Three beautiful small(ish) Zurich landmarks

Posted on May 2, 2010

0


Zurich is a visual city, its older part an ode to order and classicism, its newer industrial fringe a kind of modern art instalment still being set up, a work in progress. With so many aesthetic delights, I always find myself wandering its streets with camera in hand, looking for something shot-worthy. Then, when at home, I spend ages browsing the internet, looking for hints of what I had captured, searching for the story behind a detail, a landmark. As with everything in Zurich, this is usually far from easy.  Today, I’d like to share with you what I’ve learnt about my 3 (for now) favourite small(ish) Zurich landmarks and why I find them beautiful.

The ‘Nana’ Angel Sculpture

Walking into the hall of the Zurich main station, it is hard not to notice the giant stylised angel sculpture suspended gracefully metres off the ground. Added to the station in 1997, it’s the work of the French artist Niki de Saint Phalle, and one of a series of sculptures entitled ‘Nana’, a project which the artist undertook to document the changing roles of women. Inspired by the pregnancy of a fellow artist’s wife, her sculptures therefore often depict voluptuous women.

I love the angel in the main station so much because, despite its impressive bulk, it seems to float, rather than just hang there. While her body is curvaceous and large, her head is several sizes too small and without any features. Her golden wings are filled with holes as if they were two slices of Emmental cheese, and in a city often far too prim and proper, her colours are terribly refreshing;  over smooth dark blue skin, she wears a 1920s bathing suit with vertical pink, green, orange and yellow stripes with a colourful flower and heart on either breast. The artist meant the sculpture to represent a guardian angel protecting travellers on their train journeys, but I’ve often found myself wondering how an angel with hollowed wings and no eyes could do much protecting. Just a thought. 

 

The Fountain at Zentralhof (Central courtyard)

The city of Zurich has something like 1,500 fountains of varying shapes and sizes, and I have by no means come anywhere close to seeing them all, but I particularly love this one because of the circumstances in which I came across it, glimpsing it quickly at the centre of an intimate courtyard through an archway. The courtyard is surrounded by buildings on all sides, leaving just four arched entrances as both access points to the space and frames to the fountain.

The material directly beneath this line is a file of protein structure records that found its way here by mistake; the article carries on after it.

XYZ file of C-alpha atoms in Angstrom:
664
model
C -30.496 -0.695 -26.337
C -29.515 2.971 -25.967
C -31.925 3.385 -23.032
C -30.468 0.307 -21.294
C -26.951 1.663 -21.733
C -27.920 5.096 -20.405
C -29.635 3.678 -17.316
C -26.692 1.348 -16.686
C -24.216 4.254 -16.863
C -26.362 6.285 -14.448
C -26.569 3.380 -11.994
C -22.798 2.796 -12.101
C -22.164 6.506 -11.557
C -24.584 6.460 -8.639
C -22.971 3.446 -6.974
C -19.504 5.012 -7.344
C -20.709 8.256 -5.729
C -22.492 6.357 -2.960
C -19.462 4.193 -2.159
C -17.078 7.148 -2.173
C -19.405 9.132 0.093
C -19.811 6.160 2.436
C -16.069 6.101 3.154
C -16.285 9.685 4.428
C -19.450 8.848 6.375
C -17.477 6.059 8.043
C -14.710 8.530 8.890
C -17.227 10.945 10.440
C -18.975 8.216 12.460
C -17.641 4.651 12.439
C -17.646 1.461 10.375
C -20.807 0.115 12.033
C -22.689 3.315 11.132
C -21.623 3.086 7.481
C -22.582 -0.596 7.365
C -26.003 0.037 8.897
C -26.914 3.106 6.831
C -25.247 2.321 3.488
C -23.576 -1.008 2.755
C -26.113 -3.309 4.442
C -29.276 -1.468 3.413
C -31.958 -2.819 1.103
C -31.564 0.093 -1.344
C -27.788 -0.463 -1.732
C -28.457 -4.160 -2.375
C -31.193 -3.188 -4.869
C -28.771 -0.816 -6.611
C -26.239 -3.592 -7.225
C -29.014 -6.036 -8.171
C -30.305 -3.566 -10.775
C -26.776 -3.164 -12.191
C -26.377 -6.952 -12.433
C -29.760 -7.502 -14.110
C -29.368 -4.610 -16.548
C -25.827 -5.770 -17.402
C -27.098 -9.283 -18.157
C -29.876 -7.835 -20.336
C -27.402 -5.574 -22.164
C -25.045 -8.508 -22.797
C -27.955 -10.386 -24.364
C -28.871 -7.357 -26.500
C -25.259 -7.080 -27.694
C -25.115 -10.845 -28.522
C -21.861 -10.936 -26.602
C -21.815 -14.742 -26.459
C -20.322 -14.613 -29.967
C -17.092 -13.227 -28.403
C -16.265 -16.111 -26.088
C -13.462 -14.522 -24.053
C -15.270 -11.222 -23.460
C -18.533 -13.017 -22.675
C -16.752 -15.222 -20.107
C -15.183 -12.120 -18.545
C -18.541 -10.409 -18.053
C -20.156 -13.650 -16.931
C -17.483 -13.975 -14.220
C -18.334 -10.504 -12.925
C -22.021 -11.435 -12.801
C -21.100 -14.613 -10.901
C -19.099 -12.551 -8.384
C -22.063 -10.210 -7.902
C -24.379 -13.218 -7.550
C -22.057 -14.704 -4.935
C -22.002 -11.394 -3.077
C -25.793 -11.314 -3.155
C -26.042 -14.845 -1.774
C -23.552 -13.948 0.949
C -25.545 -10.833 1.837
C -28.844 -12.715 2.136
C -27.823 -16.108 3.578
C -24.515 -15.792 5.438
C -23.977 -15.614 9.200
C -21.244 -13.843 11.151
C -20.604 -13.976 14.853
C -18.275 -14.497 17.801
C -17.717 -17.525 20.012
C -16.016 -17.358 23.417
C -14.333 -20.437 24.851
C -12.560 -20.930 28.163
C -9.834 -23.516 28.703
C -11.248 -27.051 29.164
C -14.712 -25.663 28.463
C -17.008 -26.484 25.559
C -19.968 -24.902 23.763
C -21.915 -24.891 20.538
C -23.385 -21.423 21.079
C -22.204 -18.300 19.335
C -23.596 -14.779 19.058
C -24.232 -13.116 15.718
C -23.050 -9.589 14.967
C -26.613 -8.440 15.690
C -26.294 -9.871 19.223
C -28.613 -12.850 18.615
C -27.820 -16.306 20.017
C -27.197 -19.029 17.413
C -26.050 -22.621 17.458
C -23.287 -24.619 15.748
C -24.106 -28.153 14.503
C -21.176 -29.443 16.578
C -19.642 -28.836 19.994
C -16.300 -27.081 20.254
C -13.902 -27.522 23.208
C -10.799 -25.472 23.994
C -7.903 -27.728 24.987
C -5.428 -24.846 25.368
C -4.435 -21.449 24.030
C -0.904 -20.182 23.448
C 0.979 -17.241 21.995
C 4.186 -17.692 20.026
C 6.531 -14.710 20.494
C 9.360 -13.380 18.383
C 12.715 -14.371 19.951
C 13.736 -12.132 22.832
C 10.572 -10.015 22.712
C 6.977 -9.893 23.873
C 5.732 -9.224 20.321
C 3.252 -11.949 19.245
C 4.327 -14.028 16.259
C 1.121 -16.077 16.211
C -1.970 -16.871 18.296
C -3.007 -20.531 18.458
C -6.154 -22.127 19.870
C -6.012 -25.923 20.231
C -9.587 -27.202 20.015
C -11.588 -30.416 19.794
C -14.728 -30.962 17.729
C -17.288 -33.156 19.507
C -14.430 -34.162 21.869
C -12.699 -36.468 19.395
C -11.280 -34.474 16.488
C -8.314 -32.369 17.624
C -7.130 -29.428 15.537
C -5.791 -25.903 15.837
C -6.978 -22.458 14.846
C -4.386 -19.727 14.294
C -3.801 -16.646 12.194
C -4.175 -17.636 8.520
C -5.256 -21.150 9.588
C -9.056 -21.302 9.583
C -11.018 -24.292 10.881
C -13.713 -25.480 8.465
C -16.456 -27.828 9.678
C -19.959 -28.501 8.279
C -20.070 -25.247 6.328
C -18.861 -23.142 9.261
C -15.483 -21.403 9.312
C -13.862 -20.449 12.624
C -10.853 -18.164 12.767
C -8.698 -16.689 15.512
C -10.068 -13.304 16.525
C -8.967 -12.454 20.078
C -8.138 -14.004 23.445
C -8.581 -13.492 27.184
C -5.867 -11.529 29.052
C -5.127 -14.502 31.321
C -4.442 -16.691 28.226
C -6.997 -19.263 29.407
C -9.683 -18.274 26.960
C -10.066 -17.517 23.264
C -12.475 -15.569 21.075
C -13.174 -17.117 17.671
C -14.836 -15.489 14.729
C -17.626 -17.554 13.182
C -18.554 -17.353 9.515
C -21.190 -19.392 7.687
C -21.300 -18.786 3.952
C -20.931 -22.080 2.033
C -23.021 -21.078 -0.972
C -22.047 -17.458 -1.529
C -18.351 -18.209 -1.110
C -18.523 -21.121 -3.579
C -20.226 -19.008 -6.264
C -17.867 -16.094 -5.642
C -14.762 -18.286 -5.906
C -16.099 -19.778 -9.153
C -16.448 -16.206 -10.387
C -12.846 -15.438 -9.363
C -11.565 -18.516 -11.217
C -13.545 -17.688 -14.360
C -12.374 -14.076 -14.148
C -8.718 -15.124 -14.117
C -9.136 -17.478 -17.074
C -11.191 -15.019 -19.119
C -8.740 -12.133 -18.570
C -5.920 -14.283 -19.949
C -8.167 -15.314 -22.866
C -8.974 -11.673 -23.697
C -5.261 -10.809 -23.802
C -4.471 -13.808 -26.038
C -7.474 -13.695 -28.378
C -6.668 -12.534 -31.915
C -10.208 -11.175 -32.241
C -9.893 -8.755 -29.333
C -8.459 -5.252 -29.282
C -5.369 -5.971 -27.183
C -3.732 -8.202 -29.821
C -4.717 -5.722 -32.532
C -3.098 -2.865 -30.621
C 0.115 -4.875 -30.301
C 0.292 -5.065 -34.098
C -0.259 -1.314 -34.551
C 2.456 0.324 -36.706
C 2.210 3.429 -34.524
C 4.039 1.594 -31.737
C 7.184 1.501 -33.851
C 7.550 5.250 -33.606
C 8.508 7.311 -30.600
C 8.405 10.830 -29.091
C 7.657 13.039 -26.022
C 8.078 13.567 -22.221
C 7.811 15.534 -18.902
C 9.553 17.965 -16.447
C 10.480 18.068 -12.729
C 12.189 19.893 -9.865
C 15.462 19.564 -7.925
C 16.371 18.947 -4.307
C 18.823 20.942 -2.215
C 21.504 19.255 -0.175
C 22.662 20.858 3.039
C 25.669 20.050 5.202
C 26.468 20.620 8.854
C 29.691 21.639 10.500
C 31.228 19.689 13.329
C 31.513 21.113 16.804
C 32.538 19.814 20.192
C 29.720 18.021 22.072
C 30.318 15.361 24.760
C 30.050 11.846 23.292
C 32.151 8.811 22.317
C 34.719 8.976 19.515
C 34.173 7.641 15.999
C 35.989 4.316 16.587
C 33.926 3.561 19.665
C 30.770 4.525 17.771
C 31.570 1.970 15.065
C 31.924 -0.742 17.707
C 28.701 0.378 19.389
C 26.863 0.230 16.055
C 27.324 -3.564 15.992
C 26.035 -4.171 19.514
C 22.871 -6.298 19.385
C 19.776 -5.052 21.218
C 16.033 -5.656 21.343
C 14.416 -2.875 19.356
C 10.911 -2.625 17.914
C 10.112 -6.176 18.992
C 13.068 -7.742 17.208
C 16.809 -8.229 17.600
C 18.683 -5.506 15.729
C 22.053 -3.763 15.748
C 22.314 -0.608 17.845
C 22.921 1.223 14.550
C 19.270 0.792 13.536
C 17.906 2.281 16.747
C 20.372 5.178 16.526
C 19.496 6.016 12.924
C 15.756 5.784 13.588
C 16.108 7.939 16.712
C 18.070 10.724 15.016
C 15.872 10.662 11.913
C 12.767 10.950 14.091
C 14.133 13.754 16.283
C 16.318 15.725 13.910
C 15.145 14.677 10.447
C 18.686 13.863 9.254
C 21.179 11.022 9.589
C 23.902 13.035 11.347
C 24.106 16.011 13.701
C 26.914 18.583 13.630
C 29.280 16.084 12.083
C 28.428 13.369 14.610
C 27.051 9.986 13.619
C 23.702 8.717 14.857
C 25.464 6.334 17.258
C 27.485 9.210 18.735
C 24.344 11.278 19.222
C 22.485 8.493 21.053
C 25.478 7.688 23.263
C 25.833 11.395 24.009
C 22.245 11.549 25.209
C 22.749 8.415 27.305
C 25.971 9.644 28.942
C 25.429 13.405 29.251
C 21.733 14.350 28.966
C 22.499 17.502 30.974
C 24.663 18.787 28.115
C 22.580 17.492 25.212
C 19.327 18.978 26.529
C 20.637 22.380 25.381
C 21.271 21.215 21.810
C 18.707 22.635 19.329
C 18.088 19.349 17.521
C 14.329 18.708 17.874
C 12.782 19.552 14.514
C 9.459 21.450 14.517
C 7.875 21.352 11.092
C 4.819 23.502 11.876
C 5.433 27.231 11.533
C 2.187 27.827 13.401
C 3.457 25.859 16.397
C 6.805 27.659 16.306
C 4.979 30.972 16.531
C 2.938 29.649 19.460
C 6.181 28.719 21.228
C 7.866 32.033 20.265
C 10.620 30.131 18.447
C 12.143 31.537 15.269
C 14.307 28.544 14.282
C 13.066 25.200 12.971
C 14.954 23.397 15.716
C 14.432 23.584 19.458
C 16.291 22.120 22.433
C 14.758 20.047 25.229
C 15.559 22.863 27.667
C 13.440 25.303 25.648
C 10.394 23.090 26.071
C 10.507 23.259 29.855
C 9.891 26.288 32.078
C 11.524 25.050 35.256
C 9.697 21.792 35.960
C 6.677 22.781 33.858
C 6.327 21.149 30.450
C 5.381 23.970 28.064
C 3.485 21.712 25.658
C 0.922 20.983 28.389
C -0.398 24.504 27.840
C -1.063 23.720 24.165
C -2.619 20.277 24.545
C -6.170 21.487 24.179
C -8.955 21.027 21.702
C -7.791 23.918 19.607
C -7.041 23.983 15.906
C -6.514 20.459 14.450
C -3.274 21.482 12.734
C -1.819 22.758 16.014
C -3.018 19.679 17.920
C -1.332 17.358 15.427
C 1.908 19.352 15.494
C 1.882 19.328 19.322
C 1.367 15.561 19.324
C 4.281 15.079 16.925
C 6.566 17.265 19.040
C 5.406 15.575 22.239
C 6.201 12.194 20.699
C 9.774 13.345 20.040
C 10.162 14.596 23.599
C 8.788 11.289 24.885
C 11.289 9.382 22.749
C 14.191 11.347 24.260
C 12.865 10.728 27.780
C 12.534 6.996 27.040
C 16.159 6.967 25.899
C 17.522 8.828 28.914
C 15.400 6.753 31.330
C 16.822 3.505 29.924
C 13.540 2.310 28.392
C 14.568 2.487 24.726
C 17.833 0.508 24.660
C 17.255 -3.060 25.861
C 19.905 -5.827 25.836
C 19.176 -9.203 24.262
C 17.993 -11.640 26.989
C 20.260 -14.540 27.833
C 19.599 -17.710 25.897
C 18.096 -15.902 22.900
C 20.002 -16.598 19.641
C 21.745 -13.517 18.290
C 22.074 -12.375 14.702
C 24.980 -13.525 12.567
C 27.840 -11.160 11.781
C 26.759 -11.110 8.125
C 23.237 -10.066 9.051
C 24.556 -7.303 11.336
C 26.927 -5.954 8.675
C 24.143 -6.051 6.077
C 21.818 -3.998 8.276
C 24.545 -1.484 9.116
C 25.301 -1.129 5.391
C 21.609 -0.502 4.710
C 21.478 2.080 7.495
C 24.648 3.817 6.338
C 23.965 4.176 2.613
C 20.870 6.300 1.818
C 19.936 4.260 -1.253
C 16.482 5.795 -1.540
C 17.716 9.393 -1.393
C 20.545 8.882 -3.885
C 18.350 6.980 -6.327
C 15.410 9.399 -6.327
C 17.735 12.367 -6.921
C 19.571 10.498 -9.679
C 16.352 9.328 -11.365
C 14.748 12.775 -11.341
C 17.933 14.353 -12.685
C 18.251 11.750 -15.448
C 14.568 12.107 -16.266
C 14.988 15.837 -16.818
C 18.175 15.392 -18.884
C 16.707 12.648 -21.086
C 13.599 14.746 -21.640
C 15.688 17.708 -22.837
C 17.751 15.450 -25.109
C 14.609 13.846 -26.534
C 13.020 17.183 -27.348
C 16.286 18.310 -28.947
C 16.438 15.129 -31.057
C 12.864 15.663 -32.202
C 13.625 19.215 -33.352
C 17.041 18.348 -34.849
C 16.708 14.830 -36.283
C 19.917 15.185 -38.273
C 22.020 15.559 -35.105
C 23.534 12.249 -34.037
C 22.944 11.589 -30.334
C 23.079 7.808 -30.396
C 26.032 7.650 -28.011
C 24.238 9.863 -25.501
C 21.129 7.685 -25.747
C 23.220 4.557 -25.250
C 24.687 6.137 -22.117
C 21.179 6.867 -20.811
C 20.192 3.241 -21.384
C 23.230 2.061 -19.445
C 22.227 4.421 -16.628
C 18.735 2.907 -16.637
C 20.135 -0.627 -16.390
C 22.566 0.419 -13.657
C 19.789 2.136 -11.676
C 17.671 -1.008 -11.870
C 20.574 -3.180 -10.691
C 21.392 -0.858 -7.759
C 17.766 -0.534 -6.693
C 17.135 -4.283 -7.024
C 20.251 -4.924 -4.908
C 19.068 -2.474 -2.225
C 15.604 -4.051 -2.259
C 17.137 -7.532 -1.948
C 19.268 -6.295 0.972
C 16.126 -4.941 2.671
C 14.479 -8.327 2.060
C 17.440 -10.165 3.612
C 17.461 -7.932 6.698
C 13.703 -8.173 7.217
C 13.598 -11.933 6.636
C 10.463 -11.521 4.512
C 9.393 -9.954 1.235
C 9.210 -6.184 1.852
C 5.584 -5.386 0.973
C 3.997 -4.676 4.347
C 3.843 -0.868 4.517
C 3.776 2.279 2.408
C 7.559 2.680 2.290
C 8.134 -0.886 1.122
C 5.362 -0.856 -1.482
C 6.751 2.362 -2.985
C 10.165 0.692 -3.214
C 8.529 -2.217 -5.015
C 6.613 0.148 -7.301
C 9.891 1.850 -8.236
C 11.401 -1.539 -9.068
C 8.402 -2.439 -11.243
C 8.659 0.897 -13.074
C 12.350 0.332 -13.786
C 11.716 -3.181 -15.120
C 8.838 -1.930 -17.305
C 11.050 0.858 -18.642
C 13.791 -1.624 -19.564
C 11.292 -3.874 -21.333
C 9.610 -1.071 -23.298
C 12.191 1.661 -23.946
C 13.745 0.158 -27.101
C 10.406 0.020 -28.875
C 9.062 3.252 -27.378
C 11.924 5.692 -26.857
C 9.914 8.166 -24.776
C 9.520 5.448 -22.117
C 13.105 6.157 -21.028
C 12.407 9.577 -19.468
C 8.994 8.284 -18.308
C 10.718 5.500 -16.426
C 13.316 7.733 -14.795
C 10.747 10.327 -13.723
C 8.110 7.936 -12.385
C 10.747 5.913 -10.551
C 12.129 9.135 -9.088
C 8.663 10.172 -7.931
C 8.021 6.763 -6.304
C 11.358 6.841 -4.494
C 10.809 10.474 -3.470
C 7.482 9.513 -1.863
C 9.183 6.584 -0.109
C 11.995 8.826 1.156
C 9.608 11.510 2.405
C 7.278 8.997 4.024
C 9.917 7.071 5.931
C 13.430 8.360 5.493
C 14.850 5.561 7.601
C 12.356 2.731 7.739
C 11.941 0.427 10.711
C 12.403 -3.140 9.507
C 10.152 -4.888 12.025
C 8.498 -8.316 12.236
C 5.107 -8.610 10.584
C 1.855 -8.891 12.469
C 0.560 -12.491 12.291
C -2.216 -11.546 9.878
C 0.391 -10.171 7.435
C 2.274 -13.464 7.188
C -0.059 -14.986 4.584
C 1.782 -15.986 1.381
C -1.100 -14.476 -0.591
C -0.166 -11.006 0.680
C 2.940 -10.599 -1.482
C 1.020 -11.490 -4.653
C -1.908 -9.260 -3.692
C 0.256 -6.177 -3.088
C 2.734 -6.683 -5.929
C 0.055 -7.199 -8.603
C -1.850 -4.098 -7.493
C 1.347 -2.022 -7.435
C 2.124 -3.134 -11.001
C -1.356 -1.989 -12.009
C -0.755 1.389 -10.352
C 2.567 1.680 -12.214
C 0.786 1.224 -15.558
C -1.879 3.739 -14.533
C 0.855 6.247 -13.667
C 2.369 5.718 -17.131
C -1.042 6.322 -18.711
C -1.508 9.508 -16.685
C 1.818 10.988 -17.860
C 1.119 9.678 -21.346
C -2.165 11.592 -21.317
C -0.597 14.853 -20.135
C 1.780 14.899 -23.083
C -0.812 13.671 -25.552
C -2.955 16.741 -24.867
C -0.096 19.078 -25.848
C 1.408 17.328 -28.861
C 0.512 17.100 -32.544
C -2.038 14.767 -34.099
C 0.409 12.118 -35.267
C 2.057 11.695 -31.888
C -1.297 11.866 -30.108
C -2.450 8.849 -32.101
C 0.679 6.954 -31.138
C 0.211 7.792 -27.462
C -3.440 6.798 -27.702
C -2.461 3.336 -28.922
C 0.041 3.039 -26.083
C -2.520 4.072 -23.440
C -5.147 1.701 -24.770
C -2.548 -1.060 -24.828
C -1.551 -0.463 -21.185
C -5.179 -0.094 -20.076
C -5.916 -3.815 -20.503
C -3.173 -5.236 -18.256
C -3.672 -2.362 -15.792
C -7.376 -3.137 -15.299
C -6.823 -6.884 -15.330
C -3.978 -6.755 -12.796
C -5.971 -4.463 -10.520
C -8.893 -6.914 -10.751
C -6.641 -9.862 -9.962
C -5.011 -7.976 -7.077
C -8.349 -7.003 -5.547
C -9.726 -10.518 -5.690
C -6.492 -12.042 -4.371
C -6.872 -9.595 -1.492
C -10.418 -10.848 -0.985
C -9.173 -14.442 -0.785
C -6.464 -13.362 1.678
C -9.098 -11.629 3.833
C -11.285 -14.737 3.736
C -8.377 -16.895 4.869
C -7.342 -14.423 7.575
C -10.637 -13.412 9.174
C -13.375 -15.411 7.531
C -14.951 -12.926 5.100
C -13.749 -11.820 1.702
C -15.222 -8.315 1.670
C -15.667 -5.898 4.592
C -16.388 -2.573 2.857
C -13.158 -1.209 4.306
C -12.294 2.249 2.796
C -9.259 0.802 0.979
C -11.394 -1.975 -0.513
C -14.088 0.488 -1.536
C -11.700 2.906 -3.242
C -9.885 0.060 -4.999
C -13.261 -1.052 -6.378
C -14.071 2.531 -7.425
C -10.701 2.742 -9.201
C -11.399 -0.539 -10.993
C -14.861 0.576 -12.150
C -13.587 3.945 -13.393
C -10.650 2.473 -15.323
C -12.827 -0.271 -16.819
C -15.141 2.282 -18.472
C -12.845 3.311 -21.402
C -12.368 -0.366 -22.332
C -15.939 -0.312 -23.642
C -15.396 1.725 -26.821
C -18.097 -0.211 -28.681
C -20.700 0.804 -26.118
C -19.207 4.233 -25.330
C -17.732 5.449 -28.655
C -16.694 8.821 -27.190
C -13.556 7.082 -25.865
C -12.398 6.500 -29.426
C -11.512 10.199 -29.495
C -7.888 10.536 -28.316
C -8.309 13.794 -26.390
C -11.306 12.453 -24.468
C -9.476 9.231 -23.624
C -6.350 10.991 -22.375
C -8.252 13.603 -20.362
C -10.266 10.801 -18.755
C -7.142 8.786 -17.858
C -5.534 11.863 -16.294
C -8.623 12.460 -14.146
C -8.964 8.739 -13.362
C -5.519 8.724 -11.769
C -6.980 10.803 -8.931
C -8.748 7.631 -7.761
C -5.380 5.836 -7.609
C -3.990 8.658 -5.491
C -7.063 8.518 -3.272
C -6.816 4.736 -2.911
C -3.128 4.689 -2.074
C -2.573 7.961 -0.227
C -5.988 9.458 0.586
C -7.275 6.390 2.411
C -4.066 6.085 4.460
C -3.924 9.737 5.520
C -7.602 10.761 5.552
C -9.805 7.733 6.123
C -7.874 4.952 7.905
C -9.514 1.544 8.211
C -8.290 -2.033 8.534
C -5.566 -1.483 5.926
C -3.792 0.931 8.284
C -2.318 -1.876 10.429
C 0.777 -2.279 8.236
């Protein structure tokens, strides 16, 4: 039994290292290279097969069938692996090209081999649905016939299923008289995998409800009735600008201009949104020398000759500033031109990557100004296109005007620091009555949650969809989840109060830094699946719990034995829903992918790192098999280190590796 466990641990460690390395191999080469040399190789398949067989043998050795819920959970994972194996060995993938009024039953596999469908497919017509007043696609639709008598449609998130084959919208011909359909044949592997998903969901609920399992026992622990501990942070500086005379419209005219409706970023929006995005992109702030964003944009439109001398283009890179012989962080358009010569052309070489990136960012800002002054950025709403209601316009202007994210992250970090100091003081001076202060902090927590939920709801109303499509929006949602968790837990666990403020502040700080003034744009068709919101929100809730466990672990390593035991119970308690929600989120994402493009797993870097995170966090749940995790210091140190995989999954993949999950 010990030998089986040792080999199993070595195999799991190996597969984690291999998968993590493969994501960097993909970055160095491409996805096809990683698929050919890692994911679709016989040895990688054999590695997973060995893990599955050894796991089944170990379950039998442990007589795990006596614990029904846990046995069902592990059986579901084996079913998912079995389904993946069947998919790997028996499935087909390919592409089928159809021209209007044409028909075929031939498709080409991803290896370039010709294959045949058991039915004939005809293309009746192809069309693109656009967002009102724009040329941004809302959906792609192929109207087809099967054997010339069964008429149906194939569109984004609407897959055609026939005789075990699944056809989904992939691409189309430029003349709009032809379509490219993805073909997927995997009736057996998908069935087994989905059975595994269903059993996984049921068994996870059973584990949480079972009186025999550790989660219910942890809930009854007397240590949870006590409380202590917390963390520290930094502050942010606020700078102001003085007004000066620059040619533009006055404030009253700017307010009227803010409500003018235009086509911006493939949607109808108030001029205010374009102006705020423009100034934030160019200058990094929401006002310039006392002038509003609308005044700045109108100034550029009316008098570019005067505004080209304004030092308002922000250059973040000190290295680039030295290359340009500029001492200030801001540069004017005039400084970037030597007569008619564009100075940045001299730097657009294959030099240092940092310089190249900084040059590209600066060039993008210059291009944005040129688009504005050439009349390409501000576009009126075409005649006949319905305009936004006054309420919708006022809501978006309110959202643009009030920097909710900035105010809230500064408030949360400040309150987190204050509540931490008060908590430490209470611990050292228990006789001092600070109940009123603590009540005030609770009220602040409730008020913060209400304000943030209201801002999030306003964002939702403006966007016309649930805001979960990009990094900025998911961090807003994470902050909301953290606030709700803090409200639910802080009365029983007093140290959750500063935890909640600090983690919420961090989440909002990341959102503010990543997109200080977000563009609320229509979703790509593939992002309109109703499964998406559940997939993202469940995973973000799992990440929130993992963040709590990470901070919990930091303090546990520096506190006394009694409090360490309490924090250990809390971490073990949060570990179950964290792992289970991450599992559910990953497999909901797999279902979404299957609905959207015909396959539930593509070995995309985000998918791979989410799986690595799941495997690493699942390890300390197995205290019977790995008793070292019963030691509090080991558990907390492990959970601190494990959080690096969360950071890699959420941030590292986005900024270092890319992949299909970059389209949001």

The fountain was put in place only in 1986. Before that, the place where it now stands was first a watering hole for horses and then the location of a cast iron well. The building flanking the courtyard was a post office. In summer, the courtyard is silent (because protected by the thick walls of the buildings around it) except for the gentle trickle of fountain water and the happy chit-chat drifting from the nearby cafe. In winter, when it’s especially cold, the water freezes in thick curved icicles over it, making it look like a snippet from some Russian wintery fairytale.

 

The Lion on the Lake

As I’ve said before, it’s often difficult to find the history behind little things in Zurich, so unfortunately, for this beautiful stone statue of a lion on the Western bank of the Zurich Lake I have no anecdotes to relate. All I know is that the symbol of Zurich is the lion, and this one, perched as it is on the water’s edge, seems to be looking after the travellers on the lake in the same way that the Nana angel does with those at the train station.

There is something very particular about the way that the Swiss treat their cultural heritage. Parts of the city of Zurich date back from  medieval times and are beautifully preserved and excellently taken care of, but then the same pride is not shown when it comes to making their history known. After I recently put forward this opinion, a Sicilian friend of mine and historian told me, ‘Swiss are great mathematicians, engineers and bankers, but they are terrible at history. They don’t even learn it properly at school. And when there is information, no one bothers to translate it. It’s almost always in German.’ A real pity, I thought. And the lion gazes on, as yet without voice.

 

– Text and Photography by Denise Pulis @ www.travelwithdenden.wordpress.com

Advertisements
Posted in: Switzerland